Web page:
fMRI and NIRS Imaging for Traumatic Brain Injury

This study has been withdrawn prior to enrollment.
Sponsor:
Information provided by:
National Institutes of Health Clinical Center (CC)
ClinicalTrials.gov Identifier:
NCT01668758
First received: August 16, 2012
Last updated: August 20, 2013
Last verified: July 2013
  Purpose

Background:

- The amount of blood flowing in brain areas goes up when those areas are being used for activities, such as movement or seeing. Functional magnetic resonance imaging (fMRI) is a common way of measuring blood flow in the brain. Near infrared spectroscopy (NIRS) can also be used to study blood flow in the brain. However, NIRS has not been used as often as fMRI. Researchers want to compare fMRI and NIRS to see whether they give similar results. These studies will be used to look at people who have had a traumatic brain injury.

Objectives:

- To test how well NIRS measure changes in blood flow in the brain after a traumatic brain injury.

Eligibility:

  • Individuals between 18 and 60 years of age who have had a traumatic brain injury.
  • Healthy volunteers at least 18 years of age.

Design:

  • Participants will be screened with a physical exam and medical history. Researchers may ask to see brain images during from previous MRI scans.
  • Participants will have a NIRS scan of the brain. They will be asked to do certain tasks while inside the scanner. These tasks will involve responding to images that appear on a screen.
  • Treatment will not be provided as part of this study.

Condition
Cognition Disorder
Functional Brain Imaging

Study Type: Observational
Official Title: Detection of Hemodynamic Changes in Traumatic Brain Injuries Population With Functional Near Infrared Spectroscopy

Resource links provided by NLM:


Further study details as provided by National Institutes of Health Clinical Center (CC):

Primary Outcome Measures:
  • The main outcome measures will be to identify if the brain flow hemodynamic between the healthy and the TBI group is affected by trauma.

Secondary Outcome Measures:
  • The secondary outcome of the two parametric paradigms will investigate if the degree of disruption correlates with measures of the severity of injury (GC scale). Finally, we will compare individual measurement form TBI patient with the health...

Enrollment: 0
Study Start Date: July 2012
Estimated Study Completion Date: July 2013
Detailed Description:

The goal of this study is to be able to assess frontal lobe function in a rapid, objective, and standardized way, without the need for expertise in cognitive test administration. Such methods would be particularly helpful in mild traumatic brain injury, where objective measures are needed, and would greatly expand the capacity to make such assessments in standard clinical practice.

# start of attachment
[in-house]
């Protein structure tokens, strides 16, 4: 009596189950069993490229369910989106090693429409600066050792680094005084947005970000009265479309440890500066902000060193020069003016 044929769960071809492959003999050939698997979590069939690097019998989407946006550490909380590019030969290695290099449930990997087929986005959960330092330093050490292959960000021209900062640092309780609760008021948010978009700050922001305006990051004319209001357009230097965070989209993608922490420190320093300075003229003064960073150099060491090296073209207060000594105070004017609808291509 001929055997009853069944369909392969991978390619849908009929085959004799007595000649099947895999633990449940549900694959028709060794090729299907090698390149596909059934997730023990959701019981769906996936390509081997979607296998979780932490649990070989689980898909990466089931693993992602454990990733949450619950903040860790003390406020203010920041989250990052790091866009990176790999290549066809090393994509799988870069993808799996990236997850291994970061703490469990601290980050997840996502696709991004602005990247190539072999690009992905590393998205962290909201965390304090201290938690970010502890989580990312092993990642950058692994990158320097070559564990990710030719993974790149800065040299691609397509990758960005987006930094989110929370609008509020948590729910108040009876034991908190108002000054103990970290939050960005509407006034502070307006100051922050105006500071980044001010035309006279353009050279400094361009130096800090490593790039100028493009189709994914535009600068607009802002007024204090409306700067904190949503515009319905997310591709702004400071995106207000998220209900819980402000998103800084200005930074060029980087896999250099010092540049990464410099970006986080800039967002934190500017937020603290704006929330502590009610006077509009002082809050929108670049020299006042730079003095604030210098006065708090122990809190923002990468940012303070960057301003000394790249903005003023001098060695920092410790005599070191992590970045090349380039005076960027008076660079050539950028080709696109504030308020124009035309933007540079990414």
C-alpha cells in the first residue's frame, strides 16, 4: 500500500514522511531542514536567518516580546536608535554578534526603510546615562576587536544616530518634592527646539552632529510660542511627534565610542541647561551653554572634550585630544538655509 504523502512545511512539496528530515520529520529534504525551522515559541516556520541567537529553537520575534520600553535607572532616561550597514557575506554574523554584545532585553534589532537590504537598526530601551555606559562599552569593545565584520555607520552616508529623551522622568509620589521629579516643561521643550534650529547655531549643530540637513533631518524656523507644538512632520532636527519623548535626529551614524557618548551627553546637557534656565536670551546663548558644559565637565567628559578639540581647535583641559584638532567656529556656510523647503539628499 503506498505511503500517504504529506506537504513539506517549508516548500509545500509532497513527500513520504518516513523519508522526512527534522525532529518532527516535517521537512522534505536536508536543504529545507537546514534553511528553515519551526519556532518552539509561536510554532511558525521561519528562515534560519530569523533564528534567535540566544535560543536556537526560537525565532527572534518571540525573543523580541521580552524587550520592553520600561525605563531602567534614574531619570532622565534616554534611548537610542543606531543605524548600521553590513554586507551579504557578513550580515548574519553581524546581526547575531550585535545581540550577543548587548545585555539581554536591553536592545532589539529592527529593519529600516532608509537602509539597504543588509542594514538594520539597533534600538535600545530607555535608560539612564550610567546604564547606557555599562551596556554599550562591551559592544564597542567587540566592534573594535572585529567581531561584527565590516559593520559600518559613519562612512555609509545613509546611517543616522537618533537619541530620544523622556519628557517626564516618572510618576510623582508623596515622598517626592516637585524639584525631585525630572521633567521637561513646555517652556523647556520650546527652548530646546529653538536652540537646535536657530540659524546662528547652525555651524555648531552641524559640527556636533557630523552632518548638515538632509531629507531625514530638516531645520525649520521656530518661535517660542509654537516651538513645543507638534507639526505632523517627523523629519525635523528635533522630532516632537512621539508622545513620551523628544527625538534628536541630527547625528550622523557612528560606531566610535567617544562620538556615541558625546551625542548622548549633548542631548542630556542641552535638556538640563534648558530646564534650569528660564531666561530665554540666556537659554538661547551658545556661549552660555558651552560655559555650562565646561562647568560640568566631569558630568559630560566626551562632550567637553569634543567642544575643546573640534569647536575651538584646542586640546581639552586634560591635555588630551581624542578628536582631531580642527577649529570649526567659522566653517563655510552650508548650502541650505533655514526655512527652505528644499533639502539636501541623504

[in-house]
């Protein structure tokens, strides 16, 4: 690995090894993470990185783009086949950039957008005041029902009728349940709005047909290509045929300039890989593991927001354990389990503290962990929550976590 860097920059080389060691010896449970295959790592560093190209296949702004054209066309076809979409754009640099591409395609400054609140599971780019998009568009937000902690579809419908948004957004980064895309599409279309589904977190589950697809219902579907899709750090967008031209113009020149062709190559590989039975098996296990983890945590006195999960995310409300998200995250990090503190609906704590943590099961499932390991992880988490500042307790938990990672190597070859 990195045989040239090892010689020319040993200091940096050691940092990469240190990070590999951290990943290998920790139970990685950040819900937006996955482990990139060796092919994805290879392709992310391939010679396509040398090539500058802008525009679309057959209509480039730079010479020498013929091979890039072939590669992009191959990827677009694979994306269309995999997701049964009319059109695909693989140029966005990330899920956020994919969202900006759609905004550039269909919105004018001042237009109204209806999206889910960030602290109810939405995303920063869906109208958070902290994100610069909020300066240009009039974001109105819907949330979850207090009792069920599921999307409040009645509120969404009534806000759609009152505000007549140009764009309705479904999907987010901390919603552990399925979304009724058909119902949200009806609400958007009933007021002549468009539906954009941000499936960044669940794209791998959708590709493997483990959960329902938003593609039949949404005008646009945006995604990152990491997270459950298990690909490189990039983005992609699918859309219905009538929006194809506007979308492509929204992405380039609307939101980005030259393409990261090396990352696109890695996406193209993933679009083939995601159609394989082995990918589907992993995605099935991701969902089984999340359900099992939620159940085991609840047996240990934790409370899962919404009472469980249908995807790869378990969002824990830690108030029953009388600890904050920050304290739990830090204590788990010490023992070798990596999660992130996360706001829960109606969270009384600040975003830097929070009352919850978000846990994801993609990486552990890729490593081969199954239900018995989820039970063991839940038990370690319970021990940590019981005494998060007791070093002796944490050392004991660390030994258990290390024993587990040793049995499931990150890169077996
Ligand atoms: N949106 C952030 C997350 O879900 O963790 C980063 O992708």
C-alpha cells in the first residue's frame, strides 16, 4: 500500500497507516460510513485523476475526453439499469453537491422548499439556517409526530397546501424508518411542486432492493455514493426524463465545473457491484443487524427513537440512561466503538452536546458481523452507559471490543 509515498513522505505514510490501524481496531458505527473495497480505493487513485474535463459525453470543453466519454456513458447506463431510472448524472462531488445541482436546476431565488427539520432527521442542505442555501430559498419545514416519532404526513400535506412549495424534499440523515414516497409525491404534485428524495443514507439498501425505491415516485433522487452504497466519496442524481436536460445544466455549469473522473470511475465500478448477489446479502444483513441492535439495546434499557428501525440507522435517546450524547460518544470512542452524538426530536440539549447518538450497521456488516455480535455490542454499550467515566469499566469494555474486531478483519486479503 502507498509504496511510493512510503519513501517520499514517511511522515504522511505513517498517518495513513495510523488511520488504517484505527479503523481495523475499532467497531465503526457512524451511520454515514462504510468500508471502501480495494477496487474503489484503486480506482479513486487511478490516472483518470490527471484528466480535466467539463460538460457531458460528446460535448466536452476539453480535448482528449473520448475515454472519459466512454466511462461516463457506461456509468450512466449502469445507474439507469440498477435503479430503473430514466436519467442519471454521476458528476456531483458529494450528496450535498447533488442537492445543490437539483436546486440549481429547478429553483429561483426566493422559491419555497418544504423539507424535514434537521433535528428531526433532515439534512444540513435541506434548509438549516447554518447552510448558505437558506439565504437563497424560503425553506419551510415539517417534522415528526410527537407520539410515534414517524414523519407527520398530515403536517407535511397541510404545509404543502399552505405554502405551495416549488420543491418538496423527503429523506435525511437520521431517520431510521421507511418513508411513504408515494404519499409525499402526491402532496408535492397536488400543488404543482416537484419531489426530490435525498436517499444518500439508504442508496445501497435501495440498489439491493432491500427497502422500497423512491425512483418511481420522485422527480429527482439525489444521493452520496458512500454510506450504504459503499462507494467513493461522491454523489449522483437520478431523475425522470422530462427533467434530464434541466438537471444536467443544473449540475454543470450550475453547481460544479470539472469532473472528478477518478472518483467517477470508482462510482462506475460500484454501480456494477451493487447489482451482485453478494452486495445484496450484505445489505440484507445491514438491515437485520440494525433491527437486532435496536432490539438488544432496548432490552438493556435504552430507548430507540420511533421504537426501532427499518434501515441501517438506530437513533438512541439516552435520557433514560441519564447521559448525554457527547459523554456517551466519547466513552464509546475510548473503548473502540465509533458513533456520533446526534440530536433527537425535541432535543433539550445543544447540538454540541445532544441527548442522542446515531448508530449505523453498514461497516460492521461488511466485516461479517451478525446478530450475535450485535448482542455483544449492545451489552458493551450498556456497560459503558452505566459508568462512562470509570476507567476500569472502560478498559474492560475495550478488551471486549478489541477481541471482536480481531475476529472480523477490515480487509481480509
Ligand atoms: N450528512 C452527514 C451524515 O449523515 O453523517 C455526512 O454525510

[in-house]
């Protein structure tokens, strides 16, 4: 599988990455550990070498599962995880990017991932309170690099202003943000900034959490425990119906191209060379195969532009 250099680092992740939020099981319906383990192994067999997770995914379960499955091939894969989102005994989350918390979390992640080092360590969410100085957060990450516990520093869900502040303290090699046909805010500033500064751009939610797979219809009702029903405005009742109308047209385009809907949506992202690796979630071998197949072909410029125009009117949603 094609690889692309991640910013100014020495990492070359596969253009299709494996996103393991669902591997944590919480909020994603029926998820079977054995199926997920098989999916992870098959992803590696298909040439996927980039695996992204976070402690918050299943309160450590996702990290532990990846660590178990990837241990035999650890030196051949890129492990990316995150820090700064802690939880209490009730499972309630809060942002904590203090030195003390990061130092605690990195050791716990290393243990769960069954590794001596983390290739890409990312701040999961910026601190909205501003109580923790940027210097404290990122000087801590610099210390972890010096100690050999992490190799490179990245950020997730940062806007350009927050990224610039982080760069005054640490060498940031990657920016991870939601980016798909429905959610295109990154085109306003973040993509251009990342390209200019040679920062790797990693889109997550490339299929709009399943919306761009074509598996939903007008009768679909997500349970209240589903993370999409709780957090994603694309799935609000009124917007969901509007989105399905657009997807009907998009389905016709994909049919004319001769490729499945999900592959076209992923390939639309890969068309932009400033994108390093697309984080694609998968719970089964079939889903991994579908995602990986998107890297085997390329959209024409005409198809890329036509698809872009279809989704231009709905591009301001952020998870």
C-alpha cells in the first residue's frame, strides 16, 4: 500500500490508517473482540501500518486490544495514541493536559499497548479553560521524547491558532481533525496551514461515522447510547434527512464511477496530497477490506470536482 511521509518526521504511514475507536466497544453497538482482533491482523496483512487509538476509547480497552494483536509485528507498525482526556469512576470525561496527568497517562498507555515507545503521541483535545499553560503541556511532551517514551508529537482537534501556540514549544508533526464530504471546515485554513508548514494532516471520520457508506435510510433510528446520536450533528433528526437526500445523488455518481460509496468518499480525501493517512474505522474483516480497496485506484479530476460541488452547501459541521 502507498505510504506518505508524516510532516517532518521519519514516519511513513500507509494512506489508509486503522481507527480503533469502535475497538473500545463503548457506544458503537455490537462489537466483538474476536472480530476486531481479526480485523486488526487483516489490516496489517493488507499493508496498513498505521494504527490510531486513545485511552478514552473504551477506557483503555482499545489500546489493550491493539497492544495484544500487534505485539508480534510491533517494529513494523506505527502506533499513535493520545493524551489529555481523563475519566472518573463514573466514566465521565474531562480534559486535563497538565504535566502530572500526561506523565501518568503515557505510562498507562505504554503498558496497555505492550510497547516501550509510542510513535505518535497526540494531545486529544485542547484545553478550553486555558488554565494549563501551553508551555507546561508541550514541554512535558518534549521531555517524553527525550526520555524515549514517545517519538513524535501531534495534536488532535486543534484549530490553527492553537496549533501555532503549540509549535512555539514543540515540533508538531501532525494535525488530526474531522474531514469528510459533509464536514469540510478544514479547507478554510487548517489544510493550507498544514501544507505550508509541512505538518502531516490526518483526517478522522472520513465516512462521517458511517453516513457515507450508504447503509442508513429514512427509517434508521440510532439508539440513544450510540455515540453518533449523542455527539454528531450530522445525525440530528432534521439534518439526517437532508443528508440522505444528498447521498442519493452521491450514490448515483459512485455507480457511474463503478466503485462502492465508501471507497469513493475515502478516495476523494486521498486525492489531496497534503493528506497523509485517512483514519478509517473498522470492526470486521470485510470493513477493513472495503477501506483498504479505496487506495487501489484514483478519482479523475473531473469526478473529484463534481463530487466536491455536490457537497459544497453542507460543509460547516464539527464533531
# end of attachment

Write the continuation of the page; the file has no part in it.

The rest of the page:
Our goal is to recruit 100 subjects total in two groups of age, gender, and education matched subjects, as follows: TBI (n = 50) and non-TBI (n = 50).

The subject will be asked to perform 2 computer-based cognitive tests while the fNIRS device is in place. The fNIRS sensor pads will record changes in blood oxy/deoxy hemoglobin concentrations in the underlying cortex. Data will be stored for post processing analysis.

The main outcome measures will be: 1) a correlation of the fNIRS results between the TBI and non-TBI groups; 2) a correlation of the fNIRS results with the severity of the TBI within the TBI group. Finally, we plan to compare individual measurement from TBI patients with the healthy group.

  Eligibility

Ages Eligible for Study:   18 Years to 60 Years
Genders Eligible for Study:   Both
Accepts Healthy Volunteers:   Yes
Criteria
  • INCLUSION CRITERIA:

Healthy population

- Age 18 to 60, inclusive.

Traumatic brain injuries population

  • Age 18 to 60.
  • Have a recorded past traumatic brain injuries rated in the Glasgow Coma Scale between 9 and 15

EXCLUSION CRITERIA:

  • Pregnancy
  • History of hypertension
  • History of any disease of the central nervous system
  • Current use of sedating medication, including antihistamines
  • Subjects with any of the following will be excluded from MRI testing: aneurysm clip; implanted neural stimulator; implanted cardiac pacemaker or autodefibrillator; cochlear implant; ocular foreign body, such as metal shavings; permanent eyeliner; insulin pump; or irremovable body piercing due to the possible dangerous effects of the MRI magnet upon metal objects in the body.
  Contacts and Locations
Choosing to participate in a study is an important personal decision. Talk with your doctor and family members or friends about deciding to join a study. To learn more about this study, you or your doctor may contact the study research staff using the Contacts provided below. For general information, see Learn About Clinical Studies.

Please refer to this study by its ClinicalTrials.gov identifier: NCT01668758

Sponsors and Collaborators
Investigators
Principal Investigator: Amir Gandjbakhche, Ph.D. Eunice Kennedy Shriver National Institute of Child Health and Human Development (NICHD)
  More Information

Publications:
ClinicalTrials.gov Identifier: NCT01668758     History of Changes
Other Study ID Numbers: 120165, 12-CH-0165
Study First Received: August 16, 2012
Last Updated: August 20, 2013
Health Authority: United States: Federal Government

Keywords provided by National Institutes of Health Clinical Center (CC):
Near Infrared Spectroscopy
Traumatic Brain Injury

Additional relevant MeSH terms:
Cognition Disorders
Brain Injuries
Wounds and Injuries
Delirium, Dementia, Amnestic, Cognitive Disorders
Mental Disorders
Brain Diseases
Central Nervous System Diseases
Nervous System Diseases
Craniocerebral Trauma
Trauma, Nervous System

ClinicalTrials.gov processed this record on July 22, 2014